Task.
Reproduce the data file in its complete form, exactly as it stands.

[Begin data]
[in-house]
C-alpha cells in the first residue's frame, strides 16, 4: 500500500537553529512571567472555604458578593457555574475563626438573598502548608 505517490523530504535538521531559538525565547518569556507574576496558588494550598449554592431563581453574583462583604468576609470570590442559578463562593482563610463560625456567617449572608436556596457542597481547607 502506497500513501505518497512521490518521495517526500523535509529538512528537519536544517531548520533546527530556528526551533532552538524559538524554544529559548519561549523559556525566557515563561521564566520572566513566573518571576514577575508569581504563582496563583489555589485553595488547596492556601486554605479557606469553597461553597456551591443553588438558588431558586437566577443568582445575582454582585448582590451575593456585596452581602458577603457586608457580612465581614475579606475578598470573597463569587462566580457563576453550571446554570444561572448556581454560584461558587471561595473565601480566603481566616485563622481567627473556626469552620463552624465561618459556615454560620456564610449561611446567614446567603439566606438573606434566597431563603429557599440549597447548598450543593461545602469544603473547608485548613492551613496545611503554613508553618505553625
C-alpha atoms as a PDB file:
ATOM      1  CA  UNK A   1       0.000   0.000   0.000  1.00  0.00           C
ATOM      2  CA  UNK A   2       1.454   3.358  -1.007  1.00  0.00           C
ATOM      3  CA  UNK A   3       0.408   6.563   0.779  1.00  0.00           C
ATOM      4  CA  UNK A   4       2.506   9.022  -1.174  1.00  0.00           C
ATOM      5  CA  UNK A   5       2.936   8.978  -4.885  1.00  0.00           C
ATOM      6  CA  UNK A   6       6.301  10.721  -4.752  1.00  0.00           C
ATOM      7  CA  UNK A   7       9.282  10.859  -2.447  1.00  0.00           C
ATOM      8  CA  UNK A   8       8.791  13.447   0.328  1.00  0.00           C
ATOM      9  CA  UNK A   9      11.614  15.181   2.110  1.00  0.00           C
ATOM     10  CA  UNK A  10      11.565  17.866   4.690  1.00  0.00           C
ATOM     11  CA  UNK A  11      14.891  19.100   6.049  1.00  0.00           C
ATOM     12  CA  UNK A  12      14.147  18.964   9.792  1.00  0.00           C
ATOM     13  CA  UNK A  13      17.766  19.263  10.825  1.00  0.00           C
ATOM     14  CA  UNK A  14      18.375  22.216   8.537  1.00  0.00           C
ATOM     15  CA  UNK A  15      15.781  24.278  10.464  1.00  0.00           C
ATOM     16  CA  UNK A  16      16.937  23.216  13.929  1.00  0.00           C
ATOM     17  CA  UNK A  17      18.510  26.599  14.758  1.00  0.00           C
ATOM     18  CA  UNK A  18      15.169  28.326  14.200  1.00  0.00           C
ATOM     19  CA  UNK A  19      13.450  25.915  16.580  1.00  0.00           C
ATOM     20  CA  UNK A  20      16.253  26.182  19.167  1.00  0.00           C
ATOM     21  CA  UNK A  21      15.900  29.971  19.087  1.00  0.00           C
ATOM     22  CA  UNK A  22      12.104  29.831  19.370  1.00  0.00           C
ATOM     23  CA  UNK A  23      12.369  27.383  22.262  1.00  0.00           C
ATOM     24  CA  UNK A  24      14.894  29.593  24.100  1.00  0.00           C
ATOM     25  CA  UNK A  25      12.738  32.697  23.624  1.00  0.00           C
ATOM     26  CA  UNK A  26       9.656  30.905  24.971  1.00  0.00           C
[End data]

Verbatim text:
[in-house]
C-alpha cells in the first residue's frame, strides 16, 4: 500500500537553529512571567472555604458578593457555574475563626438573598502548608 505517490523530504535538521531559538525565547518569556507574576496558588494550598449554592431563581453574583462583604468576609470570590442559578463562593482563610463560625456567617449572608436556596457542597481547607 502506497500513501505518497512521490518521495517526500523535509529538512528537519536544517531548520533546527530556528526551533532552538524559538524554544529559548519561549523559556525566557515563561521564566520572566513566573518571576514577575508569581504563582496563583489555589485553595488547596492556601486554605479557606469553597461553597456551591443553588438558588431558586437566577443568582445575582454582585448582590451575593456585596452581602458577603457586608457580612465581614475579606475578598470573597463569587462566580457563576453550571446554570444561572448556581454560584461558587471561595473565601480566603481566616485563622481567627473556626469552620463552624465561618459556615454560620456564610449561611446567614446567603439566606438573606434566597431563603429557599440549597447548598450543593461545602469544603473547608485548613492551613496545611503554613508553618505553625
C-alpha atoms as a PDB file:
ATOM      1  CA  UNK A   1       0.000   0.000   0.000  1.00  0.00           C
ATOM      2  CA  UNK A   2       1.454   3.358  -1.007  1.00  0.00           C
ATOM      3  CA  UNK A   3       0.408   6.563   0.779  1.00  0.00           C
ATOM      4  CA  UNK A   4       2.506   9.022  -1.174  1.00  0.00           C
ATOM      5  CA  UNK A   5       2.936   8.978  -4.885  1.00  0.00           C
ATOM      6  CA  UNK A   6       6.301  10.721  -4.752  1.00  0.00           C
ATOM      7  CA  UNK A   7       9.282  10.859  -2.447  1.00  0.00           C
ATOM      8  CA  UNK A   8       8.791  13.447   0.328  1.00  0.00           C
ATOM      9  CA  UNK A   9      11.614  15.181   2.110  1.00  0.00           C
ATOM     10  CA  UNK A  10      11.565  17.866   4.690  1.00  0.00           C
ATOM     11  CA  UNK A  11      14.891  19.100   6.049  1.00  0.00           C
ATOM     12  CA  UNK A  12      14.147  18.964   9.792  1.00  0.00           C
ATOM     13  CA  UNK A  13      17.766  19.263  10.825  1.00  0.00           C
ATOM     14  CA  UNK A  14      18.375  22.216   8.537  1.00  0.00           C
ATOM     15  CA  UNK A  15      15.781  24.278  10.464  1.00  0.00           C
ATOM     16  CA  UNK A  16      16.937  23.216  13.929  1.00  0.00           C
ATOM     17  CA  UNK A  17      18.510  26.599  14.758  1.00  0.00           C
ATOM     18  CA  UNK A  18      15.169  28.326  14.200  1.00  0.00           C
ATOM     19  CA  UNK A  19      13.450  25.915  16.580  1.00  0.00           C
ATOM     20  CA  UNK A  20      16.253  26.182  19.167  1.00  0.00           C
ATOM     21  CA  UNK A  21      15.900  29.971  19.087  1.00  0.00           C
ATOM     22  CA  UNK A  22      12.104  29.831  19.370  1.00  0.00           C
ATOM     23  CA  UNK A  23      12.369  27.383  22.262  1.00  0.00           C
ATOM     24  CA  UNK A  24      14.894  29.593  24.100  1.00  0.00           C
ATOM     25  CA  UNK A  25      12.738  32.697  23.624  1.00  0.00           C
ATOM     26  CA  UNK A  26       9.656  30.905  24.971  1.00  0.00           C